Financial support and sponsorship

Nil.

Conflicts of interest

There are no conflicts of interest.

 
   References Top

1.
Wagenaar S, Nederhoed JH, Hoksbergen AW, Bonjer HJ, Wisselink W, van Ramshorst GH. Minimally invasive, laparoscopic, and robotic-assisted techniques versus open techniques for kidney transplant recipients: A systematic review. Eur Urol 2017. pii: S0302-283830109-4.  Back to cited text no. 1
    
2.
Cornford P, Bellmunt J, Bolla M, Briers E, De Santis M, Gross T, et al. EAU-ESTRO-SIOG guidelines on prostate cancer. Part II: Treatment of relapsing, metastatic, and castration-resistant prostate cancer. Eur Urol 2017;71:630-42.  Back to cited text no. 2
    
3.
Long CJ, Chu DI, Tenney RW, Morris AR, Weiss DA, Shukla AR, et al. Intermediate-term followup of proximal hypospadias repair reveals high complication rate. J Urol 2017;197(3 Pt 2):852-8.  Back to cited text no. 3
    
4.
Gershman B, Thompson RH, Moreira DM, Boorjian SA, Lohse CM, Costello BA, et al. Lymph node dissection is not associated with improved survival among patients undergoing cytoreductive nephrectomy for metastatic renal cell carcinoma: A propensity score based analysis. J Urol 2017;197(3 Pt 1):574-9.  Back to cited text no. 4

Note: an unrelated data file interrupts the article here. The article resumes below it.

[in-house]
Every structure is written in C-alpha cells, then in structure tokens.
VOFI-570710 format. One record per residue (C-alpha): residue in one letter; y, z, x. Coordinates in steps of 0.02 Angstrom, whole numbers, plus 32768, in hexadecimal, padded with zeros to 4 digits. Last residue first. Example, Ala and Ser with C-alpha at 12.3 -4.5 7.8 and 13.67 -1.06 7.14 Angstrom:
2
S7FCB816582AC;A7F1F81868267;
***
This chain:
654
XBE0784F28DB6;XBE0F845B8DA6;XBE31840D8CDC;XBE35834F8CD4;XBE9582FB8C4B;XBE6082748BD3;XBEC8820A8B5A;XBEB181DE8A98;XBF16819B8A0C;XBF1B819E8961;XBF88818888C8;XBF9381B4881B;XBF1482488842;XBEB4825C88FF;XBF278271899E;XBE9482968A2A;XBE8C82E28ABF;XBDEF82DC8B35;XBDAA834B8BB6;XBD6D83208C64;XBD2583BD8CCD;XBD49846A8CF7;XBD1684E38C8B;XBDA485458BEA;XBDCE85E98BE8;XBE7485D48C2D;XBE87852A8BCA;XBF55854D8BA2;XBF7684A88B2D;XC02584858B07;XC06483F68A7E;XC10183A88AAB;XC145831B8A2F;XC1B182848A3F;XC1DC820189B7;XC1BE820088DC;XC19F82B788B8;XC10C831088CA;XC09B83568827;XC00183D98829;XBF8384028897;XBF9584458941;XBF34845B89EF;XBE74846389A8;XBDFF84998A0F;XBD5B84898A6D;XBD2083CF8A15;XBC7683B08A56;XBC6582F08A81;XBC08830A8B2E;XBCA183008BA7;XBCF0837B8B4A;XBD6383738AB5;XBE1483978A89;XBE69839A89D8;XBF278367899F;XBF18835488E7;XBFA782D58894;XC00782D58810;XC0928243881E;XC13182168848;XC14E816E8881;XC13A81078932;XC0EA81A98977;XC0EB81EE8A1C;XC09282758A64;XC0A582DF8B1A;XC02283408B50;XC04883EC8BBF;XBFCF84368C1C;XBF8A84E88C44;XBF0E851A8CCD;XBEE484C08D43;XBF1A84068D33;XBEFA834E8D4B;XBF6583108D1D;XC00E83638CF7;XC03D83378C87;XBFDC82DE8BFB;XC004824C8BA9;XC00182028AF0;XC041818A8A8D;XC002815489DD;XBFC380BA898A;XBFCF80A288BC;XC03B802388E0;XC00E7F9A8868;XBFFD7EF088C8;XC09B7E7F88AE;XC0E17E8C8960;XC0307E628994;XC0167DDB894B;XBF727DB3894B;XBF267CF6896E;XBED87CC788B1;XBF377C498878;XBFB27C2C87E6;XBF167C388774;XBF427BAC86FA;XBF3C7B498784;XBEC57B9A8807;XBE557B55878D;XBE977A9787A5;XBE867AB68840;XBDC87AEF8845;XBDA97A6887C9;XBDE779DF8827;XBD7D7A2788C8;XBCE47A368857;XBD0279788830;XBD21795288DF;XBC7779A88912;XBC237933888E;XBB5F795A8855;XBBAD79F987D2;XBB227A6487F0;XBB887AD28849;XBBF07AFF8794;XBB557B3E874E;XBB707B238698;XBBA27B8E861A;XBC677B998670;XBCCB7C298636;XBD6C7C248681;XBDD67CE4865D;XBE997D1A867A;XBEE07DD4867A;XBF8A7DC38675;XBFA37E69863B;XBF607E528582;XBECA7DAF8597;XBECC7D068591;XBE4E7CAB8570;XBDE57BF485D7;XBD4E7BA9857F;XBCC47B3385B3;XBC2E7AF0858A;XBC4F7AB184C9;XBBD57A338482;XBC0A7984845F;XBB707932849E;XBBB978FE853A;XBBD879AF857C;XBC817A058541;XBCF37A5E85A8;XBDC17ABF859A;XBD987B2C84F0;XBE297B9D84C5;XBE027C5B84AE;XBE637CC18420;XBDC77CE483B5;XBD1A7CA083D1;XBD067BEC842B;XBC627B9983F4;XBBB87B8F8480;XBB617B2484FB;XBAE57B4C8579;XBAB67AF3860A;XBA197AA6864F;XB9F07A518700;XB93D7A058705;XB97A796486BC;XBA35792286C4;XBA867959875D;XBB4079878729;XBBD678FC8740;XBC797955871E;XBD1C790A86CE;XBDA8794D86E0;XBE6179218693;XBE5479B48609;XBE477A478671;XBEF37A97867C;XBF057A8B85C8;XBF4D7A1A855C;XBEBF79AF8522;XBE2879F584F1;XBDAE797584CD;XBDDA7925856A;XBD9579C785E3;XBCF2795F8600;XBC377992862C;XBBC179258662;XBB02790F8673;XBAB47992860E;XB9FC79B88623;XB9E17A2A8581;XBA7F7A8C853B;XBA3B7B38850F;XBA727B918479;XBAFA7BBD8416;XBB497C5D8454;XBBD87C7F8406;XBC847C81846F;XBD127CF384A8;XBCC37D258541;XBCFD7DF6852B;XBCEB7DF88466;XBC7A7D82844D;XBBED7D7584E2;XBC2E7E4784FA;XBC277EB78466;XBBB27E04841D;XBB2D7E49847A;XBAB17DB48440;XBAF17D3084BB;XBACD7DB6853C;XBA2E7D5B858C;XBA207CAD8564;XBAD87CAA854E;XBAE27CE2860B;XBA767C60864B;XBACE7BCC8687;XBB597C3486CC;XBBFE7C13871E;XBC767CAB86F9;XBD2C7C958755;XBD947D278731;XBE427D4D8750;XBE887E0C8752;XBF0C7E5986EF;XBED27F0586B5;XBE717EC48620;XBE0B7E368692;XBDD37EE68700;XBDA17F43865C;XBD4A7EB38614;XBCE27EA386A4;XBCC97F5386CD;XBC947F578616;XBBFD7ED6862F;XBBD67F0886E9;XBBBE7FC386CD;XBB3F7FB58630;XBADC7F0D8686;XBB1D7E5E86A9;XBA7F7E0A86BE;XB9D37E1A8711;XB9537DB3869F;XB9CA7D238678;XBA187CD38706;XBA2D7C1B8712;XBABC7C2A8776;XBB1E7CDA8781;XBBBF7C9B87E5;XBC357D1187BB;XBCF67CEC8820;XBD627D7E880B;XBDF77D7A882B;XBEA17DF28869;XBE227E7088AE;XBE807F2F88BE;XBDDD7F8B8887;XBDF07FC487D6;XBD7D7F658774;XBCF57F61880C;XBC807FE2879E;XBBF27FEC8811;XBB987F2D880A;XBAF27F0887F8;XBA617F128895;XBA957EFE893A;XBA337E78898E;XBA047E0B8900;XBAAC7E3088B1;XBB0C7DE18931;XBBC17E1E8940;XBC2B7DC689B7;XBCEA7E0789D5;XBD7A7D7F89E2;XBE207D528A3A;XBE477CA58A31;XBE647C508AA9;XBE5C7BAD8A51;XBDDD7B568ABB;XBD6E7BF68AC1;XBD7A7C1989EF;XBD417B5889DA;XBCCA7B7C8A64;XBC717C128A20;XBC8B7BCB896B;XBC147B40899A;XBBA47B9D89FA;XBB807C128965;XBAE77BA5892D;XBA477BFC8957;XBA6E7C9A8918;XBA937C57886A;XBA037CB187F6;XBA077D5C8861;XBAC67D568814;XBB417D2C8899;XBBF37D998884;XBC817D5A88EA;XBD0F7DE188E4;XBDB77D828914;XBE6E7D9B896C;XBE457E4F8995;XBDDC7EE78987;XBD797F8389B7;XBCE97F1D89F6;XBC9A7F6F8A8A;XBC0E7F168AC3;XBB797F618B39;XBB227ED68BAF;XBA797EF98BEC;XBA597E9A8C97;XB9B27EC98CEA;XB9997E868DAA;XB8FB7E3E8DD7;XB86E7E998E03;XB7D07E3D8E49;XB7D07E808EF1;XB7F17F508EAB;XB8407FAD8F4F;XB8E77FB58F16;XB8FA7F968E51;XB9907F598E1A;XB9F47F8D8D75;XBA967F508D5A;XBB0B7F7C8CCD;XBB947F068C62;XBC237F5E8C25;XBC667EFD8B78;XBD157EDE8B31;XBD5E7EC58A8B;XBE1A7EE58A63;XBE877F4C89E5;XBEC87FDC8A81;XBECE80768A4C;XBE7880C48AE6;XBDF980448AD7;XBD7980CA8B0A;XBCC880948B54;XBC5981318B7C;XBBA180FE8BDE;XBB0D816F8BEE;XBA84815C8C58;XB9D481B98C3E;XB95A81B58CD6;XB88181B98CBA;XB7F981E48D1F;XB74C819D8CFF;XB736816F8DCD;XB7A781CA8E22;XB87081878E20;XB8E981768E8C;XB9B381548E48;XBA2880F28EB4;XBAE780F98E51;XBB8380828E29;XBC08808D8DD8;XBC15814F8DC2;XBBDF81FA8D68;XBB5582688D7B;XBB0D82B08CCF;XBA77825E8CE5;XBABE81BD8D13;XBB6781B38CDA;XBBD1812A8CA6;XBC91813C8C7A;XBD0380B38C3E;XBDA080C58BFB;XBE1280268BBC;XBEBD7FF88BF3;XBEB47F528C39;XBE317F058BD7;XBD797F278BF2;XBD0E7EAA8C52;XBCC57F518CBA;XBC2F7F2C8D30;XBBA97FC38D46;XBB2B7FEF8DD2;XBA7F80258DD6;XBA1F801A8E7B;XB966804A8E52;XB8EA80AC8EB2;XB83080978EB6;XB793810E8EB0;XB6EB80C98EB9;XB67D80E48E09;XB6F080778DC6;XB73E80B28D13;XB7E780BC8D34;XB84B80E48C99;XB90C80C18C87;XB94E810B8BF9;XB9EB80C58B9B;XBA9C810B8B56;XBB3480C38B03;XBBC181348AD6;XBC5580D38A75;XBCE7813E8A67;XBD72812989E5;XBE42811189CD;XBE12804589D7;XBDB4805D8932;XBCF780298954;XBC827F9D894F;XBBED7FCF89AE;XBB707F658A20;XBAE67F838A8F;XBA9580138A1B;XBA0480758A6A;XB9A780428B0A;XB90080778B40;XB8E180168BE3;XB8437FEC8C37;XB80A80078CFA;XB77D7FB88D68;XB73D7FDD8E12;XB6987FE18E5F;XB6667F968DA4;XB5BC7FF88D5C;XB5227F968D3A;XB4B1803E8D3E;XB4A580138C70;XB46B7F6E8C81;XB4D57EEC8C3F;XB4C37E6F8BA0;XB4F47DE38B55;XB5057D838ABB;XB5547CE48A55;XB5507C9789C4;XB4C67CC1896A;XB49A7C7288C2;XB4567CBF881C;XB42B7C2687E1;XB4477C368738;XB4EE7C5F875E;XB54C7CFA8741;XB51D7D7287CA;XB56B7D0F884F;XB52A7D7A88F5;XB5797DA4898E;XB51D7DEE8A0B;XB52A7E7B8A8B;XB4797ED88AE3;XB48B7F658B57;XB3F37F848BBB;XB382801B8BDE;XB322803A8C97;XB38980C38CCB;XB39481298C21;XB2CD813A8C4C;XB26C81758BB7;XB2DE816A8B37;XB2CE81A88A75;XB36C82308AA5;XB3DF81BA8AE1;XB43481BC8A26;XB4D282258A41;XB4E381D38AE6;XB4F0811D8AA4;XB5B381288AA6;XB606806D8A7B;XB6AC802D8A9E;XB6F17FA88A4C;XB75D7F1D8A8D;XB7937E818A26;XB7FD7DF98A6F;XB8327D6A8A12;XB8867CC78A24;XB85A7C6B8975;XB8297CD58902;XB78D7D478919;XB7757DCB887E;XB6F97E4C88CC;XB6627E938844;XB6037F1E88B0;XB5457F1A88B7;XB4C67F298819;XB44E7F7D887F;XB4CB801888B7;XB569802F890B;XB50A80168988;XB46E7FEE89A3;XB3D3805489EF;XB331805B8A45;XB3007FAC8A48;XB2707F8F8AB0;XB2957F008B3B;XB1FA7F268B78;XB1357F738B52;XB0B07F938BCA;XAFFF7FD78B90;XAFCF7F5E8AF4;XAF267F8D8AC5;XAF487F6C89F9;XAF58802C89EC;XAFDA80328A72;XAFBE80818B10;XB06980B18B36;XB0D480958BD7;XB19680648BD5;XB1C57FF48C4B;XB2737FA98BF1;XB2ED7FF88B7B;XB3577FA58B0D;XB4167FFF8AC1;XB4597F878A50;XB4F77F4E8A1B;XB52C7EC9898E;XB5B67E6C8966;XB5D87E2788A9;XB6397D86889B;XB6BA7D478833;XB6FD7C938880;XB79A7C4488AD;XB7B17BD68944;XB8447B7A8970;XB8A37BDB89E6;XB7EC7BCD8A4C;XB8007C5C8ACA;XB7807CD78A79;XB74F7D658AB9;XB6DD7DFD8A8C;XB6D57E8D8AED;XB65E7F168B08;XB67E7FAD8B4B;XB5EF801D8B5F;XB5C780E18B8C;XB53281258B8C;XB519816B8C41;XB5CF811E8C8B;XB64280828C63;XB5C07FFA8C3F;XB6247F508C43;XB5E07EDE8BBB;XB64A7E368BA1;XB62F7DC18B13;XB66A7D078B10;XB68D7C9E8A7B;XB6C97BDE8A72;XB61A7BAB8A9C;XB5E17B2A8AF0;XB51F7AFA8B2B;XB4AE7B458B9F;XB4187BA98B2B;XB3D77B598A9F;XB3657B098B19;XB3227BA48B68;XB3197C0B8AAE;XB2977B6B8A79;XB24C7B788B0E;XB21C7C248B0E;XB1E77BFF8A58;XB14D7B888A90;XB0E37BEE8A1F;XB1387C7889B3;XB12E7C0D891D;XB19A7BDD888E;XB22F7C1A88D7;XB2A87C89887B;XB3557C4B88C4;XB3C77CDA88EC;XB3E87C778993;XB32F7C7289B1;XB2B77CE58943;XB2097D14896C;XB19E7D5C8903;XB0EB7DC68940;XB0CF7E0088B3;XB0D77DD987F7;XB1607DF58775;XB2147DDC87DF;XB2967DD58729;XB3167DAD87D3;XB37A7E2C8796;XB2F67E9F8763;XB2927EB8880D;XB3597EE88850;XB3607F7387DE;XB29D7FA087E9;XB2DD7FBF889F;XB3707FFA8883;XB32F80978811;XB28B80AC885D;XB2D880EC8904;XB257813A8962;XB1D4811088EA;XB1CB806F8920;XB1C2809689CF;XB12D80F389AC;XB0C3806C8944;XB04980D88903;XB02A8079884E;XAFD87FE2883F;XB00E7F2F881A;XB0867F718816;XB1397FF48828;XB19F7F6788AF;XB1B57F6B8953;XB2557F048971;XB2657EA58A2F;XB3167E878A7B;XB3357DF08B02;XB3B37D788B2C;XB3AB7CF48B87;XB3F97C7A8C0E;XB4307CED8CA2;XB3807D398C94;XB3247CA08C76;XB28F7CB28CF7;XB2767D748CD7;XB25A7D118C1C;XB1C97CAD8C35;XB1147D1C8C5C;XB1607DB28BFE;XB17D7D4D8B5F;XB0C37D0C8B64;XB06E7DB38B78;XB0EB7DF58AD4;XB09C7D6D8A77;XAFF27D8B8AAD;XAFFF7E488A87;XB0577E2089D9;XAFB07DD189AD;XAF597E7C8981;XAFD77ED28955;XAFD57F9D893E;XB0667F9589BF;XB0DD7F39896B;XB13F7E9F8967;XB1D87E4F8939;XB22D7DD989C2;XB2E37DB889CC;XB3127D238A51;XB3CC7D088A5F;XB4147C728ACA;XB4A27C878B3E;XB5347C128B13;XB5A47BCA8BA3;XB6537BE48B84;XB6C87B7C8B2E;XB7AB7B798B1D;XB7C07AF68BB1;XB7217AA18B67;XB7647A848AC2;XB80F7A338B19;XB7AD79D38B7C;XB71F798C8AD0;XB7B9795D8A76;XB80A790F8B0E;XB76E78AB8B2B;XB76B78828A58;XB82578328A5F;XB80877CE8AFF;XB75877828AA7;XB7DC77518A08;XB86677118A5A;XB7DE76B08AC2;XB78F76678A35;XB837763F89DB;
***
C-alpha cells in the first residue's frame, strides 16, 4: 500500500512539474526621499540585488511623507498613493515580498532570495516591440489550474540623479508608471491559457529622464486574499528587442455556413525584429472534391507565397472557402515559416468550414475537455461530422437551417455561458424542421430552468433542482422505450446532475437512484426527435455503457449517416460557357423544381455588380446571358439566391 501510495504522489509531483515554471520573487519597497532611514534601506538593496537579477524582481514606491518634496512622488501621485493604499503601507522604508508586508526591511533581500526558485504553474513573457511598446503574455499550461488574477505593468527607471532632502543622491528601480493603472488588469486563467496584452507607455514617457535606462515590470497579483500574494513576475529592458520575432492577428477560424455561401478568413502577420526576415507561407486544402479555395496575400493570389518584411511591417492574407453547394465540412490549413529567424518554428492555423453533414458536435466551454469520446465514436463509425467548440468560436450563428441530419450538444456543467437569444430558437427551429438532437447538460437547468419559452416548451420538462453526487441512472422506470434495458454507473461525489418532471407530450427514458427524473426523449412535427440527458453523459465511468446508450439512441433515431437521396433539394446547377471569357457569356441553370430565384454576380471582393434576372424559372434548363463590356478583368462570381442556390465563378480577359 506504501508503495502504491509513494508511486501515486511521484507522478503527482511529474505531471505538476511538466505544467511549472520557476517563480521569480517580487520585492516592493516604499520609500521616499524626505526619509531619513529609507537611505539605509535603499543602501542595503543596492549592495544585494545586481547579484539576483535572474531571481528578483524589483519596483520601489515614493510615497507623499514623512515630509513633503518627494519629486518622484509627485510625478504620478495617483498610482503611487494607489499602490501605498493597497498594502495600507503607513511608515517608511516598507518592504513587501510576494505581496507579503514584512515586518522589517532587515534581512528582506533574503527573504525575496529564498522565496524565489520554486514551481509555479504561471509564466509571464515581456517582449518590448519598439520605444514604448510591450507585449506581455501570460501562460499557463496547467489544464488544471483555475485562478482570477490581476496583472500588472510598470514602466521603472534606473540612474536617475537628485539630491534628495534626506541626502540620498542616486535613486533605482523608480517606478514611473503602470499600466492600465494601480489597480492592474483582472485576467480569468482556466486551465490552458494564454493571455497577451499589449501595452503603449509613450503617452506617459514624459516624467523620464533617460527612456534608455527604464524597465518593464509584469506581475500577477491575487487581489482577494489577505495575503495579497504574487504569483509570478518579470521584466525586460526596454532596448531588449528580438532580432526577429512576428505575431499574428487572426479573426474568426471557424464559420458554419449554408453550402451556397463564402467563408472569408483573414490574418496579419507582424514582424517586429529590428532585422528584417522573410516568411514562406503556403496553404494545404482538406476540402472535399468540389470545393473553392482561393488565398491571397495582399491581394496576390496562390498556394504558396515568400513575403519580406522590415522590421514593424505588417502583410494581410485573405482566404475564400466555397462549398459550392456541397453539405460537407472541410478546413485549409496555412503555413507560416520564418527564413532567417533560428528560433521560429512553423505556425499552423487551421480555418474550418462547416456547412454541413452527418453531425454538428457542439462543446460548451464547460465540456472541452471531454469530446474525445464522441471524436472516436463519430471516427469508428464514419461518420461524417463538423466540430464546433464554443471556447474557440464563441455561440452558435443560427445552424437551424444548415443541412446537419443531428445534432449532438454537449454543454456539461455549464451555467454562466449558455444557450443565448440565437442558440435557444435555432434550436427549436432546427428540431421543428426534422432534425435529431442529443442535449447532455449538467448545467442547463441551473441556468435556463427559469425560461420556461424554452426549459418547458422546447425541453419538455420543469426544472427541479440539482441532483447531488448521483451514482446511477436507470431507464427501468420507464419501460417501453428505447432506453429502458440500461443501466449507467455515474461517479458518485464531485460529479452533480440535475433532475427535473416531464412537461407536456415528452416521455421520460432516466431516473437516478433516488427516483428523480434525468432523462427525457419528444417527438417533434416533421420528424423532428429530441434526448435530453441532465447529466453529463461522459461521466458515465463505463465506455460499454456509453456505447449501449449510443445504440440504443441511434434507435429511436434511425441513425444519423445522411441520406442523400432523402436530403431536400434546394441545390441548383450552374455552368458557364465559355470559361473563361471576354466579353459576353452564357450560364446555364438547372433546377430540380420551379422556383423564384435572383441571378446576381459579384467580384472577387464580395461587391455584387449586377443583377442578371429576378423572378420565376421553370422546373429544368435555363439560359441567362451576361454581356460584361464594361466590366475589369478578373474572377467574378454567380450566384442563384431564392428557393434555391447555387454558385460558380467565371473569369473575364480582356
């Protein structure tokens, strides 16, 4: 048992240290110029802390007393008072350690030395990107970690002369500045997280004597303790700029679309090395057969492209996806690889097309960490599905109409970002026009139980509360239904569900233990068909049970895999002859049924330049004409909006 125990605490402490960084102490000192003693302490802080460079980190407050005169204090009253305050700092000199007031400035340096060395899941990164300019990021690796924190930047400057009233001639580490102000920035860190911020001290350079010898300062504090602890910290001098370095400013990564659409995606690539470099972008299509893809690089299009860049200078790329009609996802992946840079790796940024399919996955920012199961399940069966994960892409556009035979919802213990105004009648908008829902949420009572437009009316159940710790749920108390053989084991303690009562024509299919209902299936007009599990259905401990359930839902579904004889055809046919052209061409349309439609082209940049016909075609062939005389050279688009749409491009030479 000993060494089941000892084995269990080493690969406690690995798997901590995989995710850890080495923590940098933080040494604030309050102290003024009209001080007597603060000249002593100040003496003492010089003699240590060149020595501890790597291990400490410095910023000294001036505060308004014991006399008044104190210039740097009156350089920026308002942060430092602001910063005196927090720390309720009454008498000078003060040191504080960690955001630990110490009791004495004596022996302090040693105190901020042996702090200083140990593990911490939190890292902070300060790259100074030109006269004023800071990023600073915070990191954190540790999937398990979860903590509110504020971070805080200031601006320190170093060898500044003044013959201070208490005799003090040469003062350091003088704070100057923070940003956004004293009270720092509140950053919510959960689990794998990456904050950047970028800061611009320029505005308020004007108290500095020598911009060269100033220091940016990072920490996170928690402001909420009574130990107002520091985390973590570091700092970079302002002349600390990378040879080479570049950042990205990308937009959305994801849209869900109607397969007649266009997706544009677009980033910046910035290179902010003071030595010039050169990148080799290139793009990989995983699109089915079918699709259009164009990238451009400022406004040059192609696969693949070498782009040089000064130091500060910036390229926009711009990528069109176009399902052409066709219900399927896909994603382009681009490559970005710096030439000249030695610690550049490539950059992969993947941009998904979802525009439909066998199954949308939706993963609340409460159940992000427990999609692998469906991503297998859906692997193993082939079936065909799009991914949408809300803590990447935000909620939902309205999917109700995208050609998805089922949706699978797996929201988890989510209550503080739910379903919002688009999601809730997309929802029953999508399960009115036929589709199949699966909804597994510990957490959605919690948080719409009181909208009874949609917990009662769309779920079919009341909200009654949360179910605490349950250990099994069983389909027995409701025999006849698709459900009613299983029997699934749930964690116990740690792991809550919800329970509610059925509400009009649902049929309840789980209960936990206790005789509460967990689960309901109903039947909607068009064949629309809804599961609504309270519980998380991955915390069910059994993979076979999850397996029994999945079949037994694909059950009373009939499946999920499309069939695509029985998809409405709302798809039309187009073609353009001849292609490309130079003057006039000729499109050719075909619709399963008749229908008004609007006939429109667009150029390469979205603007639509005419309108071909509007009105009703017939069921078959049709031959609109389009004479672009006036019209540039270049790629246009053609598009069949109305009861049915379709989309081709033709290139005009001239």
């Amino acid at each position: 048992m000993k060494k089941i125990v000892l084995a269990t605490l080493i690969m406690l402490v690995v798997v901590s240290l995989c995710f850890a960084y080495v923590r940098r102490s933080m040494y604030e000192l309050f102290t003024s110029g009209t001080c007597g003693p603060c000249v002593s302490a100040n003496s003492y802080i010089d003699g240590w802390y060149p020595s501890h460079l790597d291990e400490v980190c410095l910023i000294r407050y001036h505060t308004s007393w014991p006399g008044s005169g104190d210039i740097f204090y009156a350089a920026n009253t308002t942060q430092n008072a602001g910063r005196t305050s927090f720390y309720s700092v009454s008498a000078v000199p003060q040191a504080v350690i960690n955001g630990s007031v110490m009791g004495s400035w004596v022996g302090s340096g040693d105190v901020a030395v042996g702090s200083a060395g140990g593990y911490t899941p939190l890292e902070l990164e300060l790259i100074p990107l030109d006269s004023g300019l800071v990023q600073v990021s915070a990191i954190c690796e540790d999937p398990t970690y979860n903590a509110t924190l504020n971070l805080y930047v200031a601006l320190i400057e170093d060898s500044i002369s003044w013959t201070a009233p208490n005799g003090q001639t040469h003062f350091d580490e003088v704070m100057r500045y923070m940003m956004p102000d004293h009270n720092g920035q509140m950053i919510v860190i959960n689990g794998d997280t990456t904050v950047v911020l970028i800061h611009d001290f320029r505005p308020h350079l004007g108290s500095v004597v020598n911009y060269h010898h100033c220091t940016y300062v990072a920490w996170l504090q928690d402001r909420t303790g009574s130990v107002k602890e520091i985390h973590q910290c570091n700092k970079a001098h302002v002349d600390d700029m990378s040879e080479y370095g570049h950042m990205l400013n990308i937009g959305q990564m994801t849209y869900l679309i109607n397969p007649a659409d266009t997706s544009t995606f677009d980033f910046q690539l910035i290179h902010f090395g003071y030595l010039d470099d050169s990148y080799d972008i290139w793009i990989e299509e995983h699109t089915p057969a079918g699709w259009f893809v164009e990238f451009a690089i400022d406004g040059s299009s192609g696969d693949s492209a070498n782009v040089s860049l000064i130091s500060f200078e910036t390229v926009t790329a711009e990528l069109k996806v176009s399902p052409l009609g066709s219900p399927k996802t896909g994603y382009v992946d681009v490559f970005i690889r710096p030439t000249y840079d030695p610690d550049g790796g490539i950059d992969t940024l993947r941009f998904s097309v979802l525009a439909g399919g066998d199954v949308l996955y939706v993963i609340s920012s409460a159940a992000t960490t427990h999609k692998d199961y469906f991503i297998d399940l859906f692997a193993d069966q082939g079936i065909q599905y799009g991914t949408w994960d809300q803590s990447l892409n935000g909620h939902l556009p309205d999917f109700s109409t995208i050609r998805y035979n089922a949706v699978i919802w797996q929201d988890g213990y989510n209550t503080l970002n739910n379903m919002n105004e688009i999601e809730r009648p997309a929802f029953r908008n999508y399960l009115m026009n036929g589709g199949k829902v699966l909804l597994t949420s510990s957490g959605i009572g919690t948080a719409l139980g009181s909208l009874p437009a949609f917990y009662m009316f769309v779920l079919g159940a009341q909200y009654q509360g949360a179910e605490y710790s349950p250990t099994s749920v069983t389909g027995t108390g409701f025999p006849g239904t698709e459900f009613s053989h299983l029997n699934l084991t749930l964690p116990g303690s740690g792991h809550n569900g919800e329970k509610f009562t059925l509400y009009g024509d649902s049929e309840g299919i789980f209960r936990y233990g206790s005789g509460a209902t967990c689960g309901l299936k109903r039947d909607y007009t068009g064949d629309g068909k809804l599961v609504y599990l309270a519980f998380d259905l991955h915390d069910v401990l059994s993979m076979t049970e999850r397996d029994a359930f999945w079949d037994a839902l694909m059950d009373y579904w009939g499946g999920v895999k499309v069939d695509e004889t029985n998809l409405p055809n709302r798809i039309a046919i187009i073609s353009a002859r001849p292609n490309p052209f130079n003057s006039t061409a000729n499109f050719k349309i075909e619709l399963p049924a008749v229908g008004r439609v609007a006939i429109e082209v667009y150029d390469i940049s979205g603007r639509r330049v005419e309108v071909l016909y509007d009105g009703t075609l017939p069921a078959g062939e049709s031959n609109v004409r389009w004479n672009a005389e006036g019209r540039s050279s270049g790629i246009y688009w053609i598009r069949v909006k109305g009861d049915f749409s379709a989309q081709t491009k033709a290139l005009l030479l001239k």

5.
Emery JD, Jefford M, King M, Hayne D, Martin A, Doorey J, et al. ProCare Trial: A phase II randomized controlled trial of shared care for follow-up of men with prostate cancer. BJU Int 2017;119:381-9.  Back to cited text no. 5
    
6.
Paulucci DJ, Rosen DC, Sfakianos JP, Whalen MJ, Abaza R, Eun DD, et al. Selective arterial clamping does not improve outcomes in robot-assisted partial nephrectomy: A propensity-score analysis of patients without impaired renal function. BJU Int 2017;119:430-5.  Back to cited text no. 6
    
7.
Bevill M, Kattula A, Cooper CS, Storm DW. The modern metabolic stone evaluation in children. Urology 2017;101:15-20.  Back to cited text no. 7
    
8.
Nasser FM, Shouman AM, ElSheemy MS, Lotfi MA, Aboulela W, El Ghoneimy M, et al. Dismembered pyeloplasty in infants 6 months old or younger with and without external trans-anastomotic nephrostent: A prospective randomized study. Urology 2017;101:38-44.  Back to cited text no. 8
    
9.
Shariat SF ICUD guidelines for upper tract urothelial carcinoma: A state-of-the-art evidence-based guidance for clinical decisions regarding diagnosis, management and treatment. World J Urol 2017;35:325-6.  Back to cited text no. 9
    
10.
Li R, Ruckle D, Keheila M, Maldonado J, Lightfoot M, Alsyouf M, et al. High-frequency dusting versus conventional holmium laser lithotripsy for intrarenal and ureteral calculi. J Endourol 2017;31:272-7.  Back to cited text no. 10
    
11.
Sharma P, Retz M, Siefker-Radtke A, Baron A, Necchi A, Bedke J, et al. Nivolumab in metastatic urothelial carcinoma after platinum therapy (CheckMate 275): A multicentre, single-arm, phase 2 trial. Lancet Oncol 2017;18:312-2.  Back to cited text no. 11
    
12.
Klemann N, Røder MA, Helgstrand JT, Brasso K, Toft BG, Vainer B, et al. Risk of prostate cancer diagnosis and mortality in men with a benign initial transrectal ultrasound-guided biopsy set: A population-based study. Lancet Oncol 2017;18:221-9.  Back to cited text no. 12